The best way to set correct goals for each part number is to implement an ABC analysis, manage each material differently, and to use safety time as a key parameter in your aircraft inventory planning (rather than safety stock).

Most organizations utilize safety stock (an additional quantity of an item held in inventory in order to reduce the risk that the item will be out of stock) as a key component in their inventory planning. However, this can be ‘hit and miss’ when markets shift and technology progresses.

While safety stock is used to provide a buffer for demand variation, safety time provides a buffer for delivery and lead time variation. When you use safety time as the leading indicator, you bring in aircraft parts inventory prior to the time it is actually needed.

When safety time is used, the average inventory is one-half the replenishment quantity plus the remaining existing inventory on-hand when the replenishment quantity is delivered. As a result, you carry much lower safety inventory quantities.

An excellent strategy to improve inventory performance and turnover is to use safety time on slower-moving B and C items. This practice provides a level of safety coverage late in the replenishment cycle when stockouts are more likely to occur.

6. You Are Not Using Automation Tools

Are you still tracking inventory manually? Researchers found that for every 300 characters, a data entry operator makes one error. And because you probably carry hundreds of thousands of stock items, this can cause a major headache. Automated processes increase efficiency, improve accuracy, and are scalable to company growth.

Using an Excel file is slow, inaccurate, and does not allow multiple users to access it simultaneously. By automating your inventory management, you will be able to see how your employees track various items across numerous locations, all while monitoring orders and shipments for those items.

If you don’t already have one, implement an ERP system, automate routine tasks, and significantly reduce mistakes and waste.

As your business grows, the complexity of your aircraft parts inventory system also increases. Having a scalable system will help ensure a smooth transition. Automating now can help mitigate any issues in the future. Why waste time and money solving future problems when you can prevent them now?

Once your aircraft inventory is automated, you can integrate it with the ePlane platform and automatically receive RFQs from leading airlines, thanks to the revolutionary ePlane Autopilot.

Automate your aircraft parts inventory system and see how your employees track various items across numerous locations.

7. You Do Not Count Your Inventory Often Enough

Sure, your team checks inventory levels every so often, but do they count EVERYTHING periodically? Counting your entire inventory is crucial to the calculation of one of the most important financial indicators for your business – Cost of Goods Sold (COGS). COGS can account for up to a third of your total expenses. So yes – it can make or break your business.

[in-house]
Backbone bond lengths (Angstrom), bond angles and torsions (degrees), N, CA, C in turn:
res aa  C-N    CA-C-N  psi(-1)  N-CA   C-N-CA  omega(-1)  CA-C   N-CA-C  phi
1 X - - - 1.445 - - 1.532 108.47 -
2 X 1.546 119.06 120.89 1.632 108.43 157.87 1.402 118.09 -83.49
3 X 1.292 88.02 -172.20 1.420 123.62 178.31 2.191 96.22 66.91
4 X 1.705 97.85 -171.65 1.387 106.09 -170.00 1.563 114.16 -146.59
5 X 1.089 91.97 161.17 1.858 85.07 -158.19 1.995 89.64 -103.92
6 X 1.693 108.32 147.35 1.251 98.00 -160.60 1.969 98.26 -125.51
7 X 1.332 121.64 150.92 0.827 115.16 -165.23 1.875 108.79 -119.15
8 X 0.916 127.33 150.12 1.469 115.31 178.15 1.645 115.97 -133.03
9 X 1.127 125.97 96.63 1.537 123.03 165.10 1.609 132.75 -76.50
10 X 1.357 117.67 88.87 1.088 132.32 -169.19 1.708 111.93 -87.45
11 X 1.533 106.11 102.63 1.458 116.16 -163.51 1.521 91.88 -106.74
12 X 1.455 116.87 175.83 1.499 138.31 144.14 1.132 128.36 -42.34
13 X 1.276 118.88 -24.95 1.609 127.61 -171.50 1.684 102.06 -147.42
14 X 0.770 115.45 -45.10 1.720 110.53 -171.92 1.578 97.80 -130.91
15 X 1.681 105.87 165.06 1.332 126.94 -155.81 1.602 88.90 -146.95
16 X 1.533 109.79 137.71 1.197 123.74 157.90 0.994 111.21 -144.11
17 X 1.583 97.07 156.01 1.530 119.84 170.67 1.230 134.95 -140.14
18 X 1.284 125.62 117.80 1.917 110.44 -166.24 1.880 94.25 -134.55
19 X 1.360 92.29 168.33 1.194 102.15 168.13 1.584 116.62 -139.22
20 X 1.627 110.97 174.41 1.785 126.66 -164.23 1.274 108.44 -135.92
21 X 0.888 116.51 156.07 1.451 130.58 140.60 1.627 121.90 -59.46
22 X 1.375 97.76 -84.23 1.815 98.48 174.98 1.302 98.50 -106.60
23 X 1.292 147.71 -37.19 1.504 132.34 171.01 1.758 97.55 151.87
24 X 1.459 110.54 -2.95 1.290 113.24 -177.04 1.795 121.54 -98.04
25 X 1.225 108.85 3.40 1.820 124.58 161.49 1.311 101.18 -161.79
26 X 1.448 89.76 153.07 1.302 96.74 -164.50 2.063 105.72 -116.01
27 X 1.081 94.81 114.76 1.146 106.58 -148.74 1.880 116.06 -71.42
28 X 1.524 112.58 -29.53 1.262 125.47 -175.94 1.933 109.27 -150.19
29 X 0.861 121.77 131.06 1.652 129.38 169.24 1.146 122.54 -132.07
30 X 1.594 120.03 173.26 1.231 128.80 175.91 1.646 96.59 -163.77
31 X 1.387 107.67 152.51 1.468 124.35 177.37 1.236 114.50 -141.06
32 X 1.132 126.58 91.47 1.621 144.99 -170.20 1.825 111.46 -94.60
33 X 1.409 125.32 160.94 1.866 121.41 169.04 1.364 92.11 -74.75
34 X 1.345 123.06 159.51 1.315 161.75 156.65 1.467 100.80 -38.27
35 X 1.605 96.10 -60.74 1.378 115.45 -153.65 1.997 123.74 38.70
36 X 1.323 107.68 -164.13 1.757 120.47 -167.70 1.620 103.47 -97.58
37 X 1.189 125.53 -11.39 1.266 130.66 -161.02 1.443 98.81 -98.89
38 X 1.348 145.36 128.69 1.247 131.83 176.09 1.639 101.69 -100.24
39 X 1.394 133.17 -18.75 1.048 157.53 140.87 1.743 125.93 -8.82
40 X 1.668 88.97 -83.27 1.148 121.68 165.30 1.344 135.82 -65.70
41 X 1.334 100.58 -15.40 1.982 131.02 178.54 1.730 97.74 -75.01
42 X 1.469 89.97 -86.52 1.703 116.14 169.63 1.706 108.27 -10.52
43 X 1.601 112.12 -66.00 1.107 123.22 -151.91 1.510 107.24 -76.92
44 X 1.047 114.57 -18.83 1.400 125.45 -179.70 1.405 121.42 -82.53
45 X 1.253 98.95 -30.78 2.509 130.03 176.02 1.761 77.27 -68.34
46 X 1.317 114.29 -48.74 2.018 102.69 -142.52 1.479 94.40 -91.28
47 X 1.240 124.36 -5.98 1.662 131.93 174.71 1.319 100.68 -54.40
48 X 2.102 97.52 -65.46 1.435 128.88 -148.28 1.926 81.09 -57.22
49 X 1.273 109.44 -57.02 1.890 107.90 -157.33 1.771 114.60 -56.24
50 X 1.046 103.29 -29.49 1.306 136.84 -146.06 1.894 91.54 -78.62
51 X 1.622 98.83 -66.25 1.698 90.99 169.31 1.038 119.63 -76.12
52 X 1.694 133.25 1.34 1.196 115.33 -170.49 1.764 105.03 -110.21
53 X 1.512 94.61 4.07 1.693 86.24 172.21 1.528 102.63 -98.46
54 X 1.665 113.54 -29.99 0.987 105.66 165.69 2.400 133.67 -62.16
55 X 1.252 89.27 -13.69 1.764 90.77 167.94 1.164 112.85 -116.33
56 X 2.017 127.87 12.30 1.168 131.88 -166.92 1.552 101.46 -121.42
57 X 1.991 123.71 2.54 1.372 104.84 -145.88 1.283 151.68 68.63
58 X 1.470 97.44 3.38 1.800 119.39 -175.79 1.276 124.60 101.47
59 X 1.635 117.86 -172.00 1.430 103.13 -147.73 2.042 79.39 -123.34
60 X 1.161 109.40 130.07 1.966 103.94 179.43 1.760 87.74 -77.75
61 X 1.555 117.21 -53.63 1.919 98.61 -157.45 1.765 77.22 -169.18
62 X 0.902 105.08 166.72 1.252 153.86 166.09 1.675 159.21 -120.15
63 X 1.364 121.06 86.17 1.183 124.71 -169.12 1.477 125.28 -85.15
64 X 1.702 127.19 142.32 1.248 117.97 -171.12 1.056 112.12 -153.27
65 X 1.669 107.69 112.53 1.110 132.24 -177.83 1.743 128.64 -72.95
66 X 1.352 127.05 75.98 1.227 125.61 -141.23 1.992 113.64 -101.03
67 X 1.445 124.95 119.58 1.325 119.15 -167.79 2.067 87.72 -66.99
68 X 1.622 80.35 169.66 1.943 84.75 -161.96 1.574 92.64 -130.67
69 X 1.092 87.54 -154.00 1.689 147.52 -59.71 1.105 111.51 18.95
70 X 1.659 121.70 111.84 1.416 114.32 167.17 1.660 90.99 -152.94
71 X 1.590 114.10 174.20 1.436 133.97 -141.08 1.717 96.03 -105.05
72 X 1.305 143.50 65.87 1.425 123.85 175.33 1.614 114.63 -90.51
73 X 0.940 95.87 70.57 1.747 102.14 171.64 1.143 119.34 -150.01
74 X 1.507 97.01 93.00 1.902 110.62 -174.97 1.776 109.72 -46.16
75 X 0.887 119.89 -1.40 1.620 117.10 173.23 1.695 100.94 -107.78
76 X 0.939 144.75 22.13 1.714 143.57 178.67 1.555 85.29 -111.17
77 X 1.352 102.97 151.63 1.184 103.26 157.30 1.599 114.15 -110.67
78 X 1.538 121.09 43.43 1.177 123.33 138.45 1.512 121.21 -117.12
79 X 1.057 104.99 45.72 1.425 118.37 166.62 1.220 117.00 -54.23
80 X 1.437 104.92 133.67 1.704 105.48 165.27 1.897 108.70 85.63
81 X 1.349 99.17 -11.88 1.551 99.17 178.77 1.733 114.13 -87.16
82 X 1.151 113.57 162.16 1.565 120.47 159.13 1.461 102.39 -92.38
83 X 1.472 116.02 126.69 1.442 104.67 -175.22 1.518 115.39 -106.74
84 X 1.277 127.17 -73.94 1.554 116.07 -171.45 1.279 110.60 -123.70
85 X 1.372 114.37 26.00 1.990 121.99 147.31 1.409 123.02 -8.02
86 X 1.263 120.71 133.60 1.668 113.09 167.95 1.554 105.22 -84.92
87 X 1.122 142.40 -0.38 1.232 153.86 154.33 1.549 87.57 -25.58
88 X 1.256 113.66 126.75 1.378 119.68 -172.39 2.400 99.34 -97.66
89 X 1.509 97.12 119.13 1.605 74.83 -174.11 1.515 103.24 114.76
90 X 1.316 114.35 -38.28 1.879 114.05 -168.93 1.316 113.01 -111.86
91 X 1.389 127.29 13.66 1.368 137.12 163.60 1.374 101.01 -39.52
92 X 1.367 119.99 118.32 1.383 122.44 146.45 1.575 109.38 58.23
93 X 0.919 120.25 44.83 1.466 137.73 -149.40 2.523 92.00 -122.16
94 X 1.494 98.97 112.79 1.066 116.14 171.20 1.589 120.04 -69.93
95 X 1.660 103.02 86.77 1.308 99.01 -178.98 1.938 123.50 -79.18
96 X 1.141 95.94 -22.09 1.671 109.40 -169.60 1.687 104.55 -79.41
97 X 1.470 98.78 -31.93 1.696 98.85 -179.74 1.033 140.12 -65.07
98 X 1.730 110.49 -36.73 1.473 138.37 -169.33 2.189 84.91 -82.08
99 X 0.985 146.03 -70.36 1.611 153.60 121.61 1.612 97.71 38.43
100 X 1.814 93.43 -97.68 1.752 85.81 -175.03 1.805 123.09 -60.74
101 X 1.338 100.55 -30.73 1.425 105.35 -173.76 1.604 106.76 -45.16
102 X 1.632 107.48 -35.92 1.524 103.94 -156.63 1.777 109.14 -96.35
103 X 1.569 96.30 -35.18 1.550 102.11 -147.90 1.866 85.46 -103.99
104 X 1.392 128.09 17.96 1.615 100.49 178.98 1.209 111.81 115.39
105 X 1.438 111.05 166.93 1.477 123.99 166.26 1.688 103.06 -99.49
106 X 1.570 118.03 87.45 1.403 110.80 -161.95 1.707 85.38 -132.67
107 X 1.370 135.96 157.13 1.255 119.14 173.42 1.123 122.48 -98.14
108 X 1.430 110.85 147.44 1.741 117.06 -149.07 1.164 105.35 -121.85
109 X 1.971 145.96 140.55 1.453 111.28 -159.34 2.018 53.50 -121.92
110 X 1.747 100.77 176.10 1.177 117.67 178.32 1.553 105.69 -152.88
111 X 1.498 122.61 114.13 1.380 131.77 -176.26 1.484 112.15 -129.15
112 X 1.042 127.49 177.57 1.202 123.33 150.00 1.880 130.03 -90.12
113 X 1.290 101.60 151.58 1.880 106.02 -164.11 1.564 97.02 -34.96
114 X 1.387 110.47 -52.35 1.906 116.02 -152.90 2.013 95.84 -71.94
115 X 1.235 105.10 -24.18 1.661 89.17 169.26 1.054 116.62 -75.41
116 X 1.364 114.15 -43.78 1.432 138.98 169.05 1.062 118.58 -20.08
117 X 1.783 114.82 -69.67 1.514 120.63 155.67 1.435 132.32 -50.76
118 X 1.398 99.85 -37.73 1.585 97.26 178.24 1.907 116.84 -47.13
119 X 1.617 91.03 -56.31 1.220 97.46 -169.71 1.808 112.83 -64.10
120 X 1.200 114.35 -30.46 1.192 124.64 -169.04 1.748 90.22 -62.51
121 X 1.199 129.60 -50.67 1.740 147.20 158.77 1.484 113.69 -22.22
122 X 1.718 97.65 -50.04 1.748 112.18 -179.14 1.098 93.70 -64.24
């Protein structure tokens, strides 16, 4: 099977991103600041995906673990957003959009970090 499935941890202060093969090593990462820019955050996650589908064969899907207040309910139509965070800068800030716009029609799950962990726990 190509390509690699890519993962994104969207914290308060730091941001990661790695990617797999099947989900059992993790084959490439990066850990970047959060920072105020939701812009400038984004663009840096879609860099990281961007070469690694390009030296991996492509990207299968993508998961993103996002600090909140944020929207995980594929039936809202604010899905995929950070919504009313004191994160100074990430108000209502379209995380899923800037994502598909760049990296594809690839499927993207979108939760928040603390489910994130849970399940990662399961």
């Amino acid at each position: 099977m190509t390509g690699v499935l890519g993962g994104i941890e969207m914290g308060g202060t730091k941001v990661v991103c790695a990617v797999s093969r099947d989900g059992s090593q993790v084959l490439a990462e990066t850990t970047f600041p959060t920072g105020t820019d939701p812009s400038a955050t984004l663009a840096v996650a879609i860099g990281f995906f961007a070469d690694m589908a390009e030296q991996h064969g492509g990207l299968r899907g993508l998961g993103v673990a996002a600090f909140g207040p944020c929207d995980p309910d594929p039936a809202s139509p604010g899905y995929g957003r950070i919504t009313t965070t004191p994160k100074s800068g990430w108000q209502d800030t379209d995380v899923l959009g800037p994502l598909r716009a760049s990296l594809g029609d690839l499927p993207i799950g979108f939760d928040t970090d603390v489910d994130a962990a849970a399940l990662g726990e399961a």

We know that this can delay the work, however, if you check one section per day, you won’t have to shut down the entire operation.

Counting your entire aircraft parts inventory is crucial to the calculation of the Cost of Goods Sold (COGS).

8. Your Internal Communication is Failing

If your managers are used to operating in silos – it can be lethal to your aircraft parts inventory management.

For example, if your Procurement Manager has separate goals from those of your Maintenance Manager, your business will have to endure either overstocking or insufficient supply.

Each and every one of your department managers must operate together as a single, cohesive unit. Set weekly syncs, make sure everyone is in the loop, and encourage open communication channels at all times.

9. Your Shelves Are Disorganized

Order vs. Chaos. Such an important factor in life. And when dealing with aircraft parts inventories, it can save your business. How much time, on average, does it take your warehouse workers to find a part number? We encourage you to time them. Can you imagine how much money you can save if you diminish this time to a minimum?

When you implement structured storing systems inside your aircraft parts warehouses, productivity will increase. Use pre-draw kits for routine check-ups at an arm’s reach, store highly-used expendables closer to the technicians, and keep no-go MEL rotables in a quick-to-access space.

And most importantly: lose the clutter! Your aircraft spare parts array does not have to be all-encompassing. You do not need thousands of items from the same unique PN. For better control over your aircraft inventory, you need to define and categorize airplane spare parts. What can be labeled ‘critical’ and must be on-hand? Which PNs are negligible and can be ordered upon request?

Summing Everything Up

The quickest way you can run your business into the ground is by not adapting and updating procedures. 

Have you been doing the same thing for 20 years? If so, most chances are you are managing your aircraft parts inventory inefficiently.  Whether you own a two-man shop or a 1,200+ person repair station, we advise you to use these nine guidelines as a framework. They will help identify pitfalls and build a management process that will keep customers satisfied, vendors communicating and employees engaged – all which result in a better-run, profitable business.

Have you developed your own inventory management strategy? Email us! We would love to hear more about it.

Don’t have an account yet? Join ePlane now.